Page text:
National AccessAbility Week Spotlight at Western Financial Group
This year National AccessAbility Week takes place from May 28 to June 3.
National AccessAbility Week is an opportunity to celebrate the valuable contributions and leadership of Canadians with disabilities. It’s also an opportunity to highlight the work of people, organizations and communities that are removing barriers. National AccessAbility week also allows us to reflect on ongoing efforts to become a better, more accessible, more inclusive Canada.
Meet Jacinda Johnston of Western’s Access-Ability Employee Resource Group
Q. What Accessibility Pillar do you identify with?
I identify with both a visible and invisible pillar of accessibility. I was diagnosed with sensorineural (permanent) hearing loss when I was 9 years old. My hearing loss has increased severely, albeit slowly, over time and may continue to do so. I also struggle with high-functioning depression.
Q. What does National AccessAbility Week mean to you?
Celebrating this is new to me. This week has come to mean something about accepting myself as I am, with hearing loss and depression. Extending compassion to myself when I feel overwhelmed by these obstacles and celebrating my accomplishments despite them are also important aspects of that acceptance.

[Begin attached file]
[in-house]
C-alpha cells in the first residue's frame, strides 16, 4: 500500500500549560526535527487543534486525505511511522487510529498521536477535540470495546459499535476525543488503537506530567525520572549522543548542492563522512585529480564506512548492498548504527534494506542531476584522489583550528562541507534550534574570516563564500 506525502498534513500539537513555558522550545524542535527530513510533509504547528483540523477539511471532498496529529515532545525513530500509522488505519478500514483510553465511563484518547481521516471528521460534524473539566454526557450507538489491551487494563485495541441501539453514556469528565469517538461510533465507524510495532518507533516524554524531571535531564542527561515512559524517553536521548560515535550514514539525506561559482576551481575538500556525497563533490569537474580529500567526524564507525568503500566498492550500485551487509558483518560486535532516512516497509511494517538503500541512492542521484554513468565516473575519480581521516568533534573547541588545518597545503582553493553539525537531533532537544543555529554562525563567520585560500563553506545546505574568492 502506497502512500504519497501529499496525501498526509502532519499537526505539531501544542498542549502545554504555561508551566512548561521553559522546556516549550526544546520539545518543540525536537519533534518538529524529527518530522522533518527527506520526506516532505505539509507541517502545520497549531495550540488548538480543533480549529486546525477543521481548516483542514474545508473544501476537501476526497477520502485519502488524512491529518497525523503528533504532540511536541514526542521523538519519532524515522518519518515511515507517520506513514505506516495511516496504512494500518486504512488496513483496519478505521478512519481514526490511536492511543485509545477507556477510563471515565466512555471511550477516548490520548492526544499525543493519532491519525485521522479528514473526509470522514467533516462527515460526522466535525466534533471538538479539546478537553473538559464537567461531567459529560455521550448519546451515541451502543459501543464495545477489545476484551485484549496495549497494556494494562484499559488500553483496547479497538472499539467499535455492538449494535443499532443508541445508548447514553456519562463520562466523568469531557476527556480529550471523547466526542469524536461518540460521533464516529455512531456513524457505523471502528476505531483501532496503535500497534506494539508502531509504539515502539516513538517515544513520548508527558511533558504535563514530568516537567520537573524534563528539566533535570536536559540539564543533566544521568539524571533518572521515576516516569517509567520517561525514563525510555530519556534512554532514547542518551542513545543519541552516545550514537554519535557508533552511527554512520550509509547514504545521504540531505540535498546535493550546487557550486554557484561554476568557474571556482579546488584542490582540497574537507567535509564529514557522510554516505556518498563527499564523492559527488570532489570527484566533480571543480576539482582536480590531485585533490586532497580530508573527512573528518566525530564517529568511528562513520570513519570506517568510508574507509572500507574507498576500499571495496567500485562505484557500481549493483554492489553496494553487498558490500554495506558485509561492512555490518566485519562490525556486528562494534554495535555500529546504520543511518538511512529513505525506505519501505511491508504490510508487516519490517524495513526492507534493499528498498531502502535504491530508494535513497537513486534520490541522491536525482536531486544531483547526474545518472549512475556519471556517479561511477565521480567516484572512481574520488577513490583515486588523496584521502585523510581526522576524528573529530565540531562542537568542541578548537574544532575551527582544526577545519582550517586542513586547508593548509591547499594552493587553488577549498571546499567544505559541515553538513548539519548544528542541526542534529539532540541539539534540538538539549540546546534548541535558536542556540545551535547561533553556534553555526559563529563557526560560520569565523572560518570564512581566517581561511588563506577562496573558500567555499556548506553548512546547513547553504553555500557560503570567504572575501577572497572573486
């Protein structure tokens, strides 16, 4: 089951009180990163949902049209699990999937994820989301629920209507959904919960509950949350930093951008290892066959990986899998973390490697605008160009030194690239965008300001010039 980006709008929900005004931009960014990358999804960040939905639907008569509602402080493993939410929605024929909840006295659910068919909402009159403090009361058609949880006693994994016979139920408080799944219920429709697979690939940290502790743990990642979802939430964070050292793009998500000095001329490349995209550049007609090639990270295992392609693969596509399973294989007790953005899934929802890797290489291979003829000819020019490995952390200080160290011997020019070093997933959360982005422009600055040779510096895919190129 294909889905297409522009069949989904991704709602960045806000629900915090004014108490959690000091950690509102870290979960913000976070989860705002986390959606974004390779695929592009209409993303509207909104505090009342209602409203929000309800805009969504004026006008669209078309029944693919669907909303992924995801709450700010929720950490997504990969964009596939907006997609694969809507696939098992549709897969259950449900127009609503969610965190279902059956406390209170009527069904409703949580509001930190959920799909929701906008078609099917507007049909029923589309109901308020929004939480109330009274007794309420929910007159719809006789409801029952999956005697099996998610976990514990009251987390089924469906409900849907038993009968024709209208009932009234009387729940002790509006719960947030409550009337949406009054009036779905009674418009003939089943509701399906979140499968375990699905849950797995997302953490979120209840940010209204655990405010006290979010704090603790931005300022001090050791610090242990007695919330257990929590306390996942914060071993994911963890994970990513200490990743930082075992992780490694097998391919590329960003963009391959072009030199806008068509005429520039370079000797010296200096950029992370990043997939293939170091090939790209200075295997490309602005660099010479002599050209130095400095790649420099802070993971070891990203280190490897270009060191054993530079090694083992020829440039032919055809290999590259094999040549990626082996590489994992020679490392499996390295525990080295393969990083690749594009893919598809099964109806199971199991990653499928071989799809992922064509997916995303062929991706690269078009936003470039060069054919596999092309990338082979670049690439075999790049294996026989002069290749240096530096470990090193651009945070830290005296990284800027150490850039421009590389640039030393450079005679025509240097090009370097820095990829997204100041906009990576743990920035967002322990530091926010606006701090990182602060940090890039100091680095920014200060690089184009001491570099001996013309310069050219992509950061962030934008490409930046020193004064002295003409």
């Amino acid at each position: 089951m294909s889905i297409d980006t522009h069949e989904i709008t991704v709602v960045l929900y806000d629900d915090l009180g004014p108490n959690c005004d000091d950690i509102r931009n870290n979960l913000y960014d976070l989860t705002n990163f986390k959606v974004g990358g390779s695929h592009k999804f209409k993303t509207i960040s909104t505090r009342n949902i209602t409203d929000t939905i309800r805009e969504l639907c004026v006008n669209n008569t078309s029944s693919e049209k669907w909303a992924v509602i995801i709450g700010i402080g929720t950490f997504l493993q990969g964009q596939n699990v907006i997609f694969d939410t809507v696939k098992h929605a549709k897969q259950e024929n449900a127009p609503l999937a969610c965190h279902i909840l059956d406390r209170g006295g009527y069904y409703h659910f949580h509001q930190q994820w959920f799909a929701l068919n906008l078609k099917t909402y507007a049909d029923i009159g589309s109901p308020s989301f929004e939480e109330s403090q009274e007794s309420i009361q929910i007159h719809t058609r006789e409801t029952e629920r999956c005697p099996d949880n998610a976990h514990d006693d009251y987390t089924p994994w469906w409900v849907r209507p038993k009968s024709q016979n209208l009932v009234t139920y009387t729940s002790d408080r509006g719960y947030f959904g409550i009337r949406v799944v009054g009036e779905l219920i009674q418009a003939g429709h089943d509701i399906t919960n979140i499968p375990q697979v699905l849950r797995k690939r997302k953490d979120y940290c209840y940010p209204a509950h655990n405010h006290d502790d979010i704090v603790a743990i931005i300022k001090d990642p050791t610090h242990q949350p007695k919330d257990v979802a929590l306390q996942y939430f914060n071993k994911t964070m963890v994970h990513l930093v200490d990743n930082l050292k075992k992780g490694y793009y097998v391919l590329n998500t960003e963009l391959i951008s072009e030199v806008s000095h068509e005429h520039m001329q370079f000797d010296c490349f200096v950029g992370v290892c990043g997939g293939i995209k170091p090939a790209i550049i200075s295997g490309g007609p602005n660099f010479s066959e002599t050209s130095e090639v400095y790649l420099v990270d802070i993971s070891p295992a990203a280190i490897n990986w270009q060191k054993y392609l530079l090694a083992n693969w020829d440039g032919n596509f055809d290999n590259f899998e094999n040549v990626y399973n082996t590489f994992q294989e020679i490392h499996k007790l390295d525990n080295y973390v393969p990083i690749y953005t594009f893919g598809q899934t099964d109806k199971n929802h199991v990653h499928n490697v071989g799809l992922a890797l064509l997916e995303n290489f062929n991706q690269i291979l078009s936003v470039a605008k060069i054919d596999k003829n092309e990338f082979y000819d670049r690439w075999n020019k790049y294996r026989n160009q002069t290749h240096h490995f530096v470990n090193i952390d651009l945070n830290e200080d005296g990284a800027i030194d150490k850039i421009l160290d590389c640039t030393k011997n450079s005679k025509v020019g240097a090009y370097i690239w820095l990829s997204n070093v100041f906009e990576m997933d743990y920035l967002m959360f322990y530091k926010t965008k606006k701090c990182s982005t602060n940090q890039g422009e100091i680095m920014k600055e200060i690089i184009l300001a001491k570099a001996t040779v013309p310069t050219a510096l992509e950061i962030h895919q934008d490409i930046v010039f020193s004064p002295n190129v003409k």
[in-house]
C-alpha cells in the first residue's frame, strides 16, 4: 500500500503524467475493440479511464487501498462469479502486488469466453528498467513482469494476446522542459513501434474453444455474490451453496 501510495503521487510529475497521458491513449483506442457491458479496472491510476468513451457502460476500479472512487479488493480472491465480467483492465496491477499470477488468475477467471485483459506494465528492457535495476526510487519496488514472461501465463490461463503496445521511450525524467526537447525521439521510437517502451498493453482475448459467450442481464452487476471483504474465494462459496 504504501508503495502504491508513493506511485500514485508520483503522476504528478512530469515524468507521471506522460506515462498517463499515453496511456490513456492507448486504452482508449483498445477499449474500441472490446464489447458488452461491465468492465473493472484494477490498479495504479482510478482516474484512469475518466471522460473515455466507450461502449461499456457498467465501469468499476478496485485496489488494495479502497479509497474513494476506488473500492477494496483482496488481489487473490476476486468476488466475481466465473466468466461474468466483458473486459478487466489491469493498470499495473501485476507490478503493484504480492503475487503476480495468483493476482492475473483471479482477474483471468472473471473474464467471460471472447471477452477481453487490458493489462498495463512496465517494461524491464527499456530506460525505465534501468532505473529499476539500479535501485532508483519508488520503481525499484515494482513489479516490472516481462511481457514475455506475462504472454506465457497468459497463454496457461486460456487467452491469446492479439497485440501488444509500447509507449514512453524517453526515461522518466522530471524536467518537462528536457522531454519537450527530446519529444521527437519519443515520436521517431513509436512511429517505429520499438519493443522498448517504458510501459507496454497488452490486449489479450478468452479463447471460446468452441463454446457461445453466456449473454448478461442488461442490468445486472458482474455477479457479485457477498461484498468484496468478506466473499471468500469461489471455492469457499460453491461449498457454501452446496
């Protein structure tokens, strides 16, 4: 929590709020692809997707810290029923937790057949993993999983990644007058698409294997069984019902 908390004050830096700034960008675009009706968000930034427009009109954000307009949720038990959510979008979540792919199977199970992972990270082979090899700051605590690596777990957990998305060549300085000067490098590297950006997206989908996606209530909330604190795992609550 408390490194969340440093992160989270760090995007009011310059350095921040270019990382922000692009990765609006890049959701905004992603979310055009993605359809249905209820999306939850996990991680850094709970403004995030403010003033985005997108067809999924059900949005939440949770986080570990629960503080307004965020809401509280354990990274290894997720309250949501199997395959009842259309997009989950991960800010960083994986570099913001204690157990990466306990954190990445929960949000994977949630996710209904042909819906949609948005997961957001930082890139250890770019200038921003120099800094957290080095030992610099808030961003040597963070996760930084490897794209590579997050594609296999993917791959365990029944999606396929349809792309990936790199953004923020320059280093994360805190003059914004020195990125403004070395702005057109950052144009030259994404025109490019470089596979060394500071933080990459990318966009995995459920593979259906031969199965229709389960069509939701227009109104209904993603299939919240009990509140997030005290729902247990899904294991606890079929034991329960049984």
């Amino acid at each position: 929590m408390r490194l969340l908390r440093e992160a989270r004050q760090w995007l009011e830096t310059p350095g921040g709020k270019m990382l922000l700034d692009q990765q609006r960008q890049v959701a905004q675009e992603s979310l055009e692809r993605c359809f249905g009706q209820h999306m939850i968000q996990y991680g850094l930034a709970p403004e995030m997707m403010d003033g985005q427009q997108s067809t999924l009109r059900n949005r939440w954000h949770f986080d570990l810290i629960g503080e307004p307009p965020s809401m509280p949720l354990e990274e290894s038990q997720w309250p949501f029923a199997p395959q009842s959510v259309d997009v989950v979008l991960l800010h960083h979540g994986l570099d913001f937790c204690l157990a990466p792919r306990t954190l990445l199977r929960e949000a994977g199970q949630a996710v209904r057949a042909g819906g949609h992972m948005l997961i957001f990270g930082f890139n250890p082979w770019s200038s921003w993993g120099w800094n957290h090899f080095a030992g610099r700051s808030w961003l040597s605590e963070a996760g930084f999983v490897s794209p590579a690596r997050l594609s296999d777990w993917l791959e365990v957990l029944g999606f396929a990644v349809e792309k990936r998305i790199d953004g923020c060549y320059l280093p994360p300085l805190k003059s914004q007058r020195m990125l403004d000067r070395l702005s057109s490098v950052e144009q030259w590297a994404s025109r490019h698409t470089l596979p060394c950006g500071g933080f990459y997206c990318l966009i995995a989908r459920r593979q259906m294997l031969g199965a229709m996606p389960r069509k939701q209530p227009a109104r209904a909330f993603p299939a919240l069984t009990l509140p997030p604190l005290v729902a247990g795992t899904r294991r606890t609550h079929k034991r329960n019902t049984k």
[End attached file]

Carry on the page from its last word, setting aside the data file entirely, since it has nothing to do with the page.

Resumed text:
Q. How does Western support your pillar of accessibility or your accessibility requirements?
Western has employee benefits that allow me to seek professional therapy, both within our full-time employee benefits package and within the EAP benefits. I also can receive a small portion of funds to put towards new hearing aids and appointments through professional services and the extra health spending account. I have an amazing team in my branch that understands that I may need extra support from time-to-time.
Q. Why did you join the Access-Ability Employee Resource Group?
I joined the Access-Ability ERG to step out of my comfort zone, embrace myself wholly as I am, and extend the compassion I am giving myself to others that identify with any Accessibility Pillar. Coming to terms with a disability, an obstacle to accessibility, can be challenging for any individual. Together, we can support one another on that journey.
For Western to have the capacity for these kinds of ERG groups to form, connect us, and help support one another means a great deal to me. It is not something that I have experienced to this level in other work environments, and I am grateful for the opportunity to be a part of it.